Federal judge strikes down marriage ban in Alabama in 60th pro-marriage ruling

On Friday, January 23, U.S. District Court Callie V. Granade ruled in favor of the freedom to marry, striking down Alabama's ban on same-sex couples from marrying. The judge did not issue a stay in her ruling, so unless a stay is issued this weekend, same-sex couples should be able to marry in Alabama as early as Monday morning - or earlier, if a county clerk opens their doors this weekend. 

Shortly after the ruling, the Alabama Attorney General requested an emergency request for a stay. If Judge Granade denies the request, the state could seek a stay from the 11th Circuit Court of Appeals, which denied a similar request from the state of Florida in December. The state could also seek a stay from the United States Supreme Court.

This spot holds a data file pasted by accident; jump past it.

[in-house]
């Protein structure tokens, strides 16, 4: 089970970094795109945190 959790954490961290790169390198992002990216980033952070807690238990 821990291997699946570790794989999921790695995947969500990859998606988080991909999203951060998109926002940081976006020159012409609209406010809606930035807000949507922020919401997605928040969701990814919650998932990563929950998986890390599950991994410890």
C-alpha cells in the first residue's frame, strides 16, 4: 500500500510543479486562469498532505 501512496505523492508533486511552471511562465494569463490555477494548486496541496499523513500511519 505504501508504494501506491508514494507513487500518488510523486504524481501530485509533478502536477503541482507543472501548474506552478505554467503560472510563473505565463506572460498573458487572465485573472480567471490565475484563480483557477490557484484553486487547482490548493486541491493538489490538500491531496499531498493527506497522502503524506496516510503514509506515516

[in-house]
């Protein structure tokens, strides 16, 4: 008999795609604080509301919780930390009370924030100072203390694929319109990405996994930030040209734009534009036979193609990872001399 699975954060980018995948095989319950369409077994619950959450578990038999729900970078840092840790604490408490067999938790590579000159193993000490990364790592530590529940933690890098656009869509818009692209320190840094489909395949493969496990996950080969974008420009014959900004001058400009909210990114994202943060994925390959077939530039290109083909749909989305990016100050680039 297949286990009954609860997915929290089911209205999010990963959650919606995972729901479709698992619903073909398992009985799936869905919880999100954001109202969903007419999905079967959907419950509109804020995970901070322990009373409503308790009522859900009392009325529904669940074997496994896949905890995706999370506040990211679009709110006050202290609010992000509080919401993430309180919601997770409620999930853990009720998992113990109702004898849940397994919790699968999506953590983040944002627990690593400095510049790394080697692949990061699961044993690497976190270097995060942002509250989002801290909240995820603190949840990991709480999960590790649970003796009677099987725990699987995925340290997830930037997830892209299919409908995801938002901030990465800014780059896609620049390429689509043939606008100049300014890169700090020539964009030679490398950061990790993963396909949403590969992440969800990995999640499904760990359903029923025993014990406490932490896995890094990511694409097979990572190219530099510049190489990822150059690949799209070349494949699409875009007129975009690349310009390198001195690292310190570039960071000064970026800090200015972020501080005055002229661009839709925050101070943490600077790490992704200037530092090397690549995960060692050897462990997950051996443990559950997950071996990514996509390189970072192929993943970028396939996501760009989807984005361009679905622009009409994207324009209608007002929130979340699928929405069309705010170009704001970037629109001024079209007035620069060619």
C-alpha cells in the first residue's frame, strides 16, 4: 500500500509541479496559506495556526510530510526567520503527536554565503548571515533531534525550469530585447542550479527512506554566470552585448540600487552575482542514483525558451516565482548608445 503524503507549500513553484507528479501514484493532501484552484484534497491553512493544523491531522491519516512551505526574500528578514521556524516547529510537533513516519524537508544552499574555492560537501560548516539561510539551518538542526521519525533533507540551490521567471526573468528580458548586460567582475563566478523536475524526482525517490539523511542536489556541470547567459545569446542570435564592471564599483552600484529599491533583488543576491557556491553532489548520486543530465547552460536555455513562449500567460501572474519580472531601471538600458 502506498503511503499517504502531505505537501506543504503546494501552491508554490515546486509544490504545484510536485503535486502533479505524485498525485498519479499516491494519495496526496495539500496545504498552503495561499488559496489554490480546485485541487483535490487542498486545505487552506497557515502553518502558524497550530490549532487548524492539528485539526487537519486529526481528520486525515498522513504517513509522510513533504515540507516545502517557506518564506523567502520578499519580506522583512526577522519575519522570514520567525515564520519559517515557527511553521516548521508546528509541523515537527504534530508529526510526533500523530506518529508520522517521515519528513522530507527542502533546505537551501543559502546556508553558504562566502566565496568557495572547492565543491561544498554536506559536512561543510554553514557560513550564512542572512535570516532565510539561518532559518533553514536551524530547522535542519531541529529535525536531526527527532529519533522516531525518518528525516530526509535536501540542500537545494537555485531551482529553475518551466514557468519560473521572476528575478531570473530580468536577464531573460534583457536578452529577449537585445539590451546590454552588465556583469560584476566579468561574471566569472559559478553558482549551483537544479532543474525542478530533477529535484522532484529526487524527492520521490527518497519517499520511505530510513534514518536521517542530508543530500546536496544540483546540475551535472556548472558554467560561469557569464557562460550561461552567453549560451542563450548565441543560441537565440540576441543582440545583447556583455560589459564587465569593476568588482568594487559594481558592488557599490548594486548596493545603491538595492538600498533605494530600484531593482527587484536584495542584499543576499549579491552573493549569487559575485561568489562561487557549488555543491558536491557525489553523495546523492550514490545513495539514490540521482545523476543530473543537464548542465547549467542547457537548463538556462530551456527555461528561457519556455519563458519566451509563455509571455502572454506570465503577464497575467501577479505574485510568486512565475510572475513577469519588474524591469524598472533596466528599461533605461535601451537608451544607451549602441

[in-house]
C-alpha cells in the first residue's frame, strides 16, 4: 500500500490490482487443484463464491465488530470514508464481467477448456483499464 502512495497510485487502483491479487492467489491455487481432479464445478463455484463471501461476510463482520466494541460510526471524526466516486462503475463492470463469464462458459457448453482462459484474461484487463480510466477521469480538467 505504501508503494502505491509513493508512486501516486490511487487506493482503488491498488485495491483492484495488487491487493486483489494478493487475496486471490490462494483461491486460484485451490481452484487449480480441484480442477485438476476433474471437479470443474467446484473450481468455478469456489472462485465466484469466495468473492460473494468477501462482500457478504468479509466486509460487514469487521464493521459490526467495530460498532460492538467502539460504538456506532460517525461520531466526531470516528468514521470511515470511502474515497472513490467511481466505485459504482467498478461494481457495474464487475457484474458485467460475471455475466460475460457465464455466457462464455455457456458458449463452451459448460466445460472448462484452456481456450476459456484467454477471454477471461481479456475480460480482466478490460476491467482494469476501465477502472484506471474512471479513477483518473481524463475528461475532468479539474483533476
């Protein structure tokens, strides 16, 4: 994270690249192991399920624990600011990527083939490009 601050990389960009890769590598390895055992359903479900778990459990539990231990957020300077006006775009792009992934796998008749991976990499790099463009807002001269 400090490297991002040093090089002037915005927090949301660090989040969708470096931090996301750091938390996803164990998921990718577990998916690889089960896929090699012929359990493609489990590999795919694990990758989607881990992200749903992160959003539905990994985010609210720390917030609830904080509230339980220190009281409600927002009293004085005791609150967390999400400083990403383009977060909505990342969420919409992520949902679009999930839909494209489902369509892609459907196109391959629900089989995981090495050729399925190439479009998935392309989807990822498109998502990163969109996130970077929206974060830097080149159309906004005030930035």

The U.S. Supreme Court is already set to hear arguments on the freedom to marry and decide the question once and for all this spring, having granted review to an out-of-step decision from the 6th Circuit just last week.

The decision in Alabama was in Searcy v. Strange, filed by Cari Searcy and Kim McKeand and private counsel. Cari and Kim have been working for nearly a decade to legally adopt their son, but because of Alabama's marriage laws, the couple has been confronted with roadblock after roadblock. Cari and Kim are raising money for their case here. 

Read the full ruling here. 

Judge Granade was appointed to the bench by Republican President George W. Bush, making her one of many federal judges appointed by Republican presidents to rule in favor of the freedom to marry since June 2013. 

This decision is also the 60th pro-marriage ruling to be issued since June 2013, when the U.S. Supreme Court struck down the core of the so-called Defense of Marriage Act. Read about all 60 pro-marriage decisions here.